Opposition viewAn inflationary budget - Yashwant Sinha
|“The FM has not provided any growth impulses for the economy—especially for an economy—that is on the downstream. It was important to take some tough steps”|
It’s almost like the French monarch Louis XVI words: “after me the deluge”. These Budget proposals certainly would create huge problems for the economy in future. I am left in no doubt that the economy is going to face grim days. In fact, for the first time after liberalisation, the next phase of economic reforms was not spelt out during a Budget. Suffice it to say, it’s just an election stunt and has set no long-term goals for the rural economy, or for industry. Nothing that seems like a vibrant step for a progressive economy was heard in the FM’s speech.
It is not a growth-oriented Budget at all; neither is it an inclusive Budget. The Economic Survey clearly spelt out the challenges before the government. It appears as if the Finance Minister did not read the Economic Survey; he has completely ignored the policy prescriptions encapsulated in the survey. Where will the growth come from when the interest rates continue to be high? It will have a dampening effect on the overall growth as well as individuals.
Then there is nothing big in terms of infrastructure, project or industry, so investment demand will slow down and this will lead to a further slowdown in the economy. The Budget has fallen much short of my expectations though industry leaders have a tendency to praise it initially. The FM has not provided any growth impulses for the economy—especially for an economy that is on the downstream. It was important to take some tough steps. Merely increasing the expenditure will not do; in fact, that will add to the inflation.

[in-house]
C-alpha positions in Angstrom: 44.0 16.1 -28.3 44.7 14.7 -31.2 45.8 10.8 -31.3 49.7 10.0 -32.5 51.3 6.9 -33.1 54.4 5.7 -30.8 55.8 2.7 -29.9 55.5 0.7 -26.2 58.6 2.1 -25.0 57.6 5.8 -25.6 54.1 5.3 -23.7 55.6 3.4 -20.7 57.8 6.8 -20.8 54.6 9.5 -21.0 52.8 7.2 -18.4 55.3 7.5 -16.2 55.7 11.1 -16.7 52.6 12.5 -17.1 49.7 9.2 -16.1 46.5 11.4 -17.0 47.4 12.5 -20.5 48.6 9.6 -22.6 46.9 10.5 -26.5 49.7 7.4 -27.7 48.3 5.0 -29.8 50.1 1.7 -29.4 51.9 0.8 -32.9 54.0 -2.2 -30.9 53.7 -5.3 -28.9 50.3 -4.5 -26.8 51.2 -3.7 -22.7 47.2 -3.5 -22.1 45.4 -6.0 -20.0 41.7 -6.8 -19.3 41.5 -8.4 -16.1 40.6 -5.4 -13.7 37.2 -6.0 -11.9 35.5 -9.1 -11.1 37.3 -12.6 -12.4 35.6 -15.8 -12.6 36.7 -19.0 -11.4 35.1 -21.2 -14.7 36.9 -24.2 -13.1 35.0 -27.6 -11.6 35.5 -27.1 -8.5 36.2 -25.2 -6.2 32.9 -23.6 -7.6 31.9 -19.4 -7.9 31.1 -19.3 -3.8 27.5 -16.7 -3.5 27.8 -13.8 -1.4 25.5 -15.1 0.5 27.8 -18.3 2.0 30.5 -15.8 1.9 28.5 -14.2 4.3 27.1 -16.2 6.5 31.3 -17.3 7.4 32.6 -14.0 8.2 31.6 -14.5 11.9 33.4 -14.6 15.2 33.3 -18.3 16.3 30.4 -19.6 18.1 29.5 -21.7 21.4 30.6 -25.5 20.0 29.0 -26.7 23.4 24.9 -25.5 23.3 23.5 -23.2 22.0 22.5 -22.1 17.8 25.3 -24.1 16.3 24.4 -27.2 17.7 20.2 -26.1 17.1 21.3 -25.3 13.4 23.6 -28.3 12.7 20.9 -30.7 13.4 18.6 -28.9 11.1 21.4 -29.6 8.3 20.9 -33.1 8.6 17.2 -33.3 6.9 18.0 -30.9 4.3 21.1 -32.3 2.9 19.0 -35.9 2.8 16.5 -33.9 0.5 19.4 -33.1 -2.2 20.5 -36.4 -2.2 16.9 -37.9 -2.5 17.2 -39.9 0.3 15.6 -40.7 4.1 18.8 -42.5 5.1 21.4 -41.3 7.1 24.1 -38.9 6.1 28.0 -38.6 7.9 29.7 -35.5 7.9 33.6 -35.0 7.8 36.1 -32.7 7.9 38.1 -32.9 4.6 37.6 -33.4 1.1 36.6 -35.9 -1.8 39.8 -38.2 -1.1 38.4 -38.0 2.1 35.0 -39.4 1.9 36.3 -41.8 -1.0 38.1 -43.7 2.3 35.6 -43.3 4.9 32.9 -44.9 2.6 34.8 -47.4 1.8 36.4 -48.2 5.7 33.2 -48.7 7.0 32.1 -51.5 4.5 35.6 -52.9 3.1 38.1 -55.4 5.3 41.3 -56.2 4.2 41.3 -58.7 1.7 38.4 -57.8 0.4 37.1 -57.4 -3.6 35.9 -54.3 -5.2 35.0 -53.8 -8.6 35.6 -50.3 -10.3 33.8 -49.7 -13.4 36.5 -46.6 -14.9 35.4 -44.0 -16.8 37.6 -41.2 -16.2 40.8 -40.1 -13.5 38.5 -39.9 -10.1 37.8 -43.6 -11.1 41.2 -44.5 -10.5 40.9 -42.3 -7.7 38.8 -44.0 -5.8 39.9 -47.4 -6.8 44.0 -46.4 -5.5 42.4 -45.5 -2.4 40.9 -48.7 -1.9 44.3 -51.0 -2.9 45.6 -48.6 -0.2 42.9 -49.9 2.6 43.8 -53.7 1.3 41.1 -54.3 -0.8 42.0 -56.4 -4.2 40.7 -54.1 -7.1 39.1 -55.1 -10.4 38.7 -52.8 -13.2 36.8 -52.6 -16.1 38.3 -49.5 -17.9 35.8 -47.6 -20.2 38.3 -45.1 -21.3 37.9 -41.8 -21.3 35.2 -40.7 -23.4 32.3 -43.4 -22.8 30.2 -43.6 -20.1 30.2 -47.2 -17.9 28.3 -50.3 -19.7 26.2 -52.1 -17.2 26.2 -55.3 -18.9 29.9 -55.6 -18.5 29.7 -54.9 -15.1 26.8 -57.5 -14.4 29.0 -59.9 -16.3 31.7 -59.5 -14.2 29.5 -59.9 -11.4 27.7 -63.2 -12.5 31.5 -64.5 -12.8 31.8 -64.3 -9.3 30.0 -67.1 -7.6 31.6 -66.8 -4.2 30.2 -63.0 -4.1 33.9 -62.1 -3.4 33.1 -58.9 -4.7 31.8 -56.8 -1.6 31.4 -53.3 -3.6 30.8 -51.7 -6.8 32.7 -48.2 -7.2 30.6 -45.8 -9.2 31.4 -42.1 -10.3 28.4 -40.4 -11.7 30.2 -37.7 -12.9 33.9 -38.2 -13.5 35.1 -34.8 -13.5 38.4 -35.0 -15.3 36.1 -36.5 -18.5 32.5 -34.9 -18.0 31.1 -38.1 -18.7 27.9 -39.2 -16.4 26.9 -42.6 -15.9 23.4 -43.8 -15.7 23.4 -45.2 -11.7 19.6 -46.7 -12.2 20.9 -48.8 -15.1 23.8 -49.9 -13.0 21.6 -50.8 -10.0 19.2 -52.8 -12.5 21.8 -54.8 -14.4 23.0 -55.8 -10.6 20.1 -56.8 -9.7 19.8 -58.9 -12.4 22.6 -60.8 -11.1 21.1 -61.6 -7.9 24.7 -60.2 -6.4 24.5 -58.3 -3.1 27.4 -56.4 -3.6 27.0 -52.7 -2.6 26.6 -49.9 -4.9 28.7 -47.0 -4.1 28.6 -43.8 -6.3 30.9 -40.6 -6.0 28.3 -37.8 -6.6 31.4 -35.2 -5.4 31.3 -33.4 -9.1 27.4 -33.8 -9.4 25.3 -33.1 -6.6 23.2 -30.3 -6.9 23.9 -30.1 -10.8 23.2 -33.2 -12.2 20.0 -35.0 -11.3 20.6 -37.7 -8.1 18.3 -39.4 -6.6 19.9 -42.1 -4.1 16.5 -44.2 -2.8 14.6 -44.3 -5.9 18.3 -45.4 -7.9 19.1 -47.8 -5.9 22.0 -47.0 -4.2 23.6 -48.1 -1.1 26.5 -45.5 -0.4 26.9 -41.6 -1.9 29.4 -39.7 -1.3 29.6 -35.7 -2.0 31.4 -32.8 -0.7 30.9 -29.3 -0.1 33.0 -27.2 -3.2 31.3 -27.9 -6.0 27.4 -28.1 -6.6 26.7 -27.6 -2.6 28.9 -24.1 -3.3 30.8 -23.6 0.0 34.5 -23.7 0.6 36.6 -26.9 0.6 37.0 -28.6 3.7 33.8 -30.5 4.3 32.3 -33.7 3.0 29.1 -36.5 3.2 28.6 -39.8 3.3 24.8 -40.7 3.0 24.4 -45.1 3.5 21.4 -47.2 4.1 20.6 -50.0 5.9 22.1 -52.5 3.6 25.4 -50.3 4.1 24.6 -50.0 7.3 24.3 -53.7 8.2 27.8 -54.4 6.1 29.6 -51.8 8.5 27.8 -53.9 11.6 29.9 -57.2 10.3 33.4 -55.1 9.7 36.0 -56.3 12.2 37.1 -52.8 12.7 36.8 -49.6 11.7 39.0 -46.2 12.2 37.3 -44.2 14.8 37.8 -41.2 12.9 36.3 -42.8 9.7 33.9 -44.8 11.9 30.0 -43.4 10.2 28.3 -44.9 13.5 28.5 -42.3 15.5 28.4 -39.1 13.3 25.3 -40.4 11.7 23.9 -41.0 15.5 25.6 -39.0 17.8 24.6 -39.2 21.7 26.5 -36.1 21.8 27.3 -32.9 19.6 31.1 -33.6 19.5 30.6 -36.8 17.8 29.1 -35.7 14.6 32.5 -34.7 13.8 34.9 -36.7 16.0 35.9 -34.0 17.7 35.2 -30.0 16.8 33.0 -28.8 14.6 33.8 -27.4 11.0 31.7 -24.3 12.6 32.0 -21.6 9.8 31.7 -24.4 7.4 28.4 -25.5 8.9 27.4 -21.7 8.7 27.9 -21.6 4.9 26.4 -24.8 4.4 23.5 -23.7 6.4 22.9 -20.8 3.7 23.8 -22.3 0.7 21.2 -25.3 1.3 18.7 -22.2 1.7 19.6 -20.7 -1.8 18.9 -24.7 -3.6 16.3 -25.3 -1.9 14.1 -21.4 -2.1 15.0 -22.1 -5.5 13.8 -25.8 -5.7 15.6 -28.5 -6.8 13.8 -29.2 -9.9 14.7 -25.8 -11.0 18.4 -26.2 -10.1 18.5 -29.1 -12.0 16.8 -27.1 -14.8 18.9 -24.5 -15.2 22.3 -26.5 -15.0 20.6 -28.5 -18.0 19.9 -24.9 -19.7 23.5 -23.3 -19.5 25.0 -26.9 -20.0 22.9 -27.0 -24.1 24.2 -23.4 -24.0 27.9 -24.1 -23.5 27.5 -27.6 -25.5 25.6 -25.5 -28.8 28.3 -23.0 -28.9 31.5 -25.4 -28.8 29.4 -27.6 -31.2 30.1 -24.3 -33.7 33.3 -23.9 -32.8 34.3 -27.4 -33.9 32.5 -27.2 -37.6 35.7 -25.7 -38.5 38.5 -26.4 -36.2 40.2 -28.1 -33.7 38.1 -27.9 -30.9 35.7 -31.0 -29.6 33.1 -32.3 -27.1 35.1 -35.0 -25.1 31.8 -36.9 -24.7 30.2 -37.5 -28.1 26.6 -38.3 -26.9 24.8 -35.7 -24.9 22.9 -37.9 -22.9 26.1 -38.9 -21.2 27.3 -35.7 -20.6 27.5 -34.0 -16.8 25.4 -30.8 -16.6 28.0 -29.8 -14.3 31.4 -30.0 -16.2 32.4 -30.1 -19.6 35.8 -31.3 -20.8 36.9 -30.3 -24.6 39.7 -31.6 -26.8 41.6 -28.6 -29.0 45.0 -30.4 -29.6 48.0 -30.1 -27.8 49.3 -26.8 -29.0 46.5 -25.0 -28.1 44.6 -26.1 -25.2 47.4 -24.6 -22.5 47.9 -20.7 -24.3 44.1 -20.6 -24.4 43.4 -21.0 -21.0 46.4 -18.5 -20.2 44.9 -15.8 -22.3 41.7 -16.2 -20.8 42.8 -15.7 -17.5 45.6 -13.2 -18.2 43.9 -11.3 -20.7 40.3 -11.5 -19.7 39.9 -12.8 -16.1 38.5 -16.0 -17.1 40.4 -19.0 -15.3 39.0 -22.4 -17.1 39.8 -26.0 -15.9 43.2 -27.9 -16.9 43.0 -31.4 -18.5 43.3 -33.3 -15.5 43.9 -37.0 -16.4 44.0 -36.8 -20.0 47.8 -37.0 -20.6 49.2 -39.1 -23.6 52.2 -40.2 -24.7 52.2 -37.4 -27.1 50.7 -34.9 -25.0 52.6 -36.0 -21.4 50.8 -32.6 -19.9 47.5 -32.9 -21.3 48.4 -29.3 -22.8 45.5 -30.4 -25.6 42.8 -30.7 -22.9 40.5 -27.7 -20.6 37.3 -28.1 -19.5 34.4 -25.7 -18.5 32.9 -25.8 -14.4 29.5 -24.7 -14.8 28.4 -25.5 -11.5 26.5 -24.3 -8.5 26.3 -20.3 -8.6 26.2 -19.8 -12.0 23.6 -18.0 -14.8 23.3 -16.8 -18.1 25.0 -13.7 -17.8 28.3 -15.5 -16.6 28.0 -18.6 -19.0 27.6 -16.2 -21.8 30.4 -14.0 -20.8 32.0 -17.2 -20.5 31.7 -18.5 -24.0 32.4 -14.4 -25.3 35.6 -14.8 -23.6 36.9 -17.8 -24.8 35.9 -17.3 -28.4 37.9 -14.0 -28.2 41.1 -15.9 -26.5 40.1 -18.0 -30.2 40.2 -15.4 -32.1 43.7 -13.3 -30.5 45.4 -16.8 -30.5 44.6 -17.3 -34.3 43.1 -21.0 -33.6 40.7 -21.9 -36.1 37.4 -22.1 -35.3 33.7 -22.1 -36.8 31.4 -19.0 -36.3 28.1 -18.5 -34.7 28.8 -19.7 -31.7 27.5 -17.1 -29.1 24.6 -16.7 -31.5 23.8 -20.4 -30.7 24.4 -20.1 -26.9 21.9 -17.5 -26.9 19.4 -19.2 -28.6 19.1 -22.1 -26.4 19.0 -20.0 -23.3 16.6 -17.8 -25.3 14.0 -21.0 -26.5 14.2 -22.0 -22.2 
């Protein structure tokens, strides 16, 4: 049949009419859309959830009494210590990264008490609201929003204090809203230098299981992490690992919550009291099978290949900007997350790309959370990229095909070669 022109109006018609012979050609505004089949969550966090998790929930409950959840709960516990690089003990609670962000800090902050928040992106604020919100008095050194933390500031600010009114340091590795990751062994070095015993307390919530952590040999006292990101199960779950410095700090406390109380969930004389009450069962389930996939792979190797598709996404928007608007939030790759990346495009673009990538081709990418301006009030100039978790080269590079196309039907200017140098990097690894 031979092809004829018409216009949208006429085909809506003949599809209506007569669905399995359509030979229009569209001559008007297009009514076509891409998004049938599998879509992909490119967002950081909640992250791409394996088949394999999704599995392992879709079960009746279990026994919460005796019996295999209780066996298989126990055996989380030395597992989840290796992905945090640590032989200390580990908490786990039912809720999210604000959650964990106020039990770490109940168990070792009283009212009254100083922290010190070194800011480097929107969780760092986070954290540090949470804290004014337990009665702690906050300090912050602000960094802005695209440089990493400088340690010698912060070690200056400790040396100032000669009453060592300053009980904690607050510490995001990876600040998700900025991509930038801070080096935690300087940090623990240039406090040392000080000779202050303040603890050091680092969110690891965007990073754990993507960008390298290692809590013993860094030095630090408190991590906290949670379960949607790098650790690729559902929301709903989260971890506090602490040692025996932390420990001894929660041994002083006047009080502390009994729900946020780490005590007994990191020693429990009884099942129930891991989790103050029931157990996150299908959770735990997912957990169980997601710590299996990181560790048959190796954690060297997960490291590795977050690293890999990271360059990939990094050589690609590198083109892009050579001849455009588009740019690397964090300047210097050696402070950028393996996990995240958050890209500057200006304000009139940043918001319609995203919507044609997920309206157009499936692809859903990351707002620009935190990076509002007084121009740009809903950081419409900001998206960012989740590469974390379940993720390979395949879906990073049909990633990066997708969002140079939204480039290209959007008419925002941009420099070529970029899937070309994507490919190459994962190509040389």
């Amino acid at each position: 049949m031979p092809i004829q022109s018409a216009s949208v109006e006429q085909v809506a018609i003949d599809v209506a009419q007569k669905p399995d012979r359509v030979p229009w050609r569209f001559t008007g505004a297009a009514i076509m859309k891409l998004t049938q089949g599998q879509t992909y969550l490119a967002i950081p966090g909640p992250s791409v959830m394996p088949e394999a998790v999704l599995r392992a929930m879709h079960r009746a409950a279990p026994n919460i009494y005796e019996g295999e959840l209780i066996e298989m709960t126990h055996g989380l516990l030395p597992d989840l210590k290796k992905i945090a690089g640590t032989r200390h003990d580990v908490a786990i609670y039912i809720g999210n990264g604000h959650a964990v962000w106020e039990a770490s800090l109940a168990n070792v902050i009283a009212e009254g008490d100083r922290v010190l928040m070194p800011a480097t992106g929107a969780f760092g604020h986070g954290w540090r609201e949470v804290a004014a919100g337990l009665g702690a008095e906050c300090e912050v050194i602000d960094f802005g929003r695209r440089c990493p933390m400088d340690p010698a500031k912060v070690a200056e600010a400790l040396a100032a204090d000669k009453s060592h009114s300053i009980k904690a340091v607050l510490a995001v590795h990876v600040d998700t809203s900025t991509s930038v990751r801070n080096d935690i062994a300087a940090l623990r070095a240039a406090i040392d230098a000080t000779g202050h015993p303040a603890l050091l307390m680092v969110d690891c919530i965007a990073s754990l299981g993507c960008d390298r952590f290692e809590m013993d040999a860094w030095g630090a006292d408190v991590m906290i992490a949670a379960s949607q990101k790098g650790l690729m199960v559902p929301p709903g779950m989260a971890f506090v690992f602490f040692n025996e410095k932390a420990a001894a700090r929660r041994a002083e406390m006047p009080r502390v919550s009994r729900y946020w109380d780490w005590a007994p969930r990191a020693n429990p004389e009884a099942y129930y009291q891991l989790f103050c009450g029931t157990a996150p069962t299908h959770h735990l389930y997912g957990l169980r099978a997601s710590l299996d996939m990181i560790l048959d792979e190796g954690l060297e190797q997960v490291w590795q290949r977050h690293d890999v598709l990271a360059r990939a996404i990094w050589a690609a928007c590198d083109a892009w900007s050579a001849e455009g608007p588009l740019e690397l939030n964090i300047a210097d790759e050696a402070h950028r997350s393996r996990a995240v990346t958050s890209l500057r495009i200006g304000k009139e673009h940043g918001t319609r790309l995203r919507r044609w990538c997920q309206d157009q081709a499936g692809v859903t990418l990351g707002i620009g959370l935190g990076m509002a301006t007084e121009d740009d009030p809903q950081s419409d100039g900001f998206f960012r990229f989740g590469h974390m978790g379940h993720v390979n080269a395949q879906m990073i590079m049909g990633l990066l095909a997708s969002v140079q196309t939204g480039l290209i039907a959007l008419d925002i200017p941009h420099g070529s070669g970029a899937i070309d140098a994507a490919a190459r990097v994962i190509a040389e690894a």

I would term it as an inflationary Budget. Huge hikes that the FM has provided would certainly add to inflationary pressure. He has nothing to further economic reforms. The only highlight of the Budget is the loan waiver though I don’t know how he will work this out. While the Finance Minister said that he would provide liquidity to the banks over the next three years, he does not know how. His successor will inherit an economy which is already in a slowdown phase. His budgetary proposals would further intensify the slowdown trend. He has postponed the FRBM (Fiscal Responsibility and Budget Management) target with regard to revenue deficit by another year, so his successor will face that challenge also. And in a Budget what goes up does not come down. So, whatever concessions the Finance Minister gives, it’s very difficult to take them back.
I think there should have been some determined steps to control inflation, steps to ensure that the godowns were full, so that we are able to influence prices in the open market. We should have adjusted tax rates to encourage imports wherever it was necessary. Also there was a need to moderate inflation and take steps to moderate interest rates. Situations should have been made favourable for banks to cut rates rather than ordering them to do so. The government should have picked up the bill rather than burdening the banks.
— As told to Amit Mukherjee
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